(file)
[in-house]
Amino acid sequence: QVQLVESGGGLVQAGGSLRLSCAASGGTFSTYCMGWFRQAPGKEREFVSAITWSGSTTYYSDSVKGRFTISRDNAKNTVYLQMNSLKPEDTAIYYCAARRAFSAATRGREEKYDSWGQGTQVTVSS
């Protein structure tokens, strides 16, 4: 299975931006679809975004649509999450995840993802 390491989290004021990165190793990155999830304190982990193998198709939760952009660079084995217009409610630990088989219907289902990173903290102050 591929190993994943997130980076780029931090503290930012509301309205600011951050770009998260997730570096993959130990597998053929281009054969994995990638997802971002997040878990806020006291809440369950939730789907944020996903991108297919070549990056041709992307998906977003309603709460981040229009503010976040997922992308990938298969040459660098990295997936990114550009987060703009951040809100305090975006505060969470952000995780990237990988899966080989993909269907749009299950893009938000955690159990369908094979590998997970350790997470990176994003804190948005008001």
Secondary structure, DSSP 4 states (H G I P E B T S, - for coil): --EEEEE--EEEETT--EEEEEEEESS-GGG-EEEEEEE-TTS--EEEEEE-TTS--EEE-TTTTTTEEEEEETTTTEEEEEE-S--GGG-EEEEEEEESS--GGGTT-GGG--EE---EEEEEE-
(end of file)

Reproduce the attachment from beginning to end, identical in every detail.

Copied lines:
[in-house]
Amino acid sequence: QVQLVESGGGLVQAGGSLRLSCAASGGTFSTYCMGWFRQAPGKEREFVSAITWSGSTTYYSDSVKGRFTISRDNAKNTVYLQMNSLKPEDTAIYYCAARRAFSAATRGREEKYDSWGQGTQVTVSS
């Protein structure tokens, strides 16, 4: 299975931006679809975004649509999450995840993802 390491989290004021990165190793990155999830304190982990193998198709939760952009660079084995217009409610630990088989219907289902990173903290102050 591929190993994943997130980076780029931090503290930012509301309205600011951050770009998260997730570096993959130990597998053929281009054969994995990638997802971002997040878990806020006291809440369950939730789907944020996903991108297919070549990056041709992307998906977003309603709460981040229009503010976040997922992308990938298969040459660098990295997936990114550009987060703009951040809100305090975006505060969470952000995780990237990988899966080989993909269907749009299950893009938000955690159990369908094979590998997970350790997470990176994003804190948005008001």
Secondary structure, DSSP 4 states (H G I P E B T S, - for coil): --EEEEE--EEEETT--EEEEEEEESS-GGG-EEEEEEE-TTS--EEEEEE-TTS--EEE-TTTTTTEEEEEETTTTEEEEEE-S--GGG-EEEEEEEESS--GGGTT-GGG--EE---EEEEEE-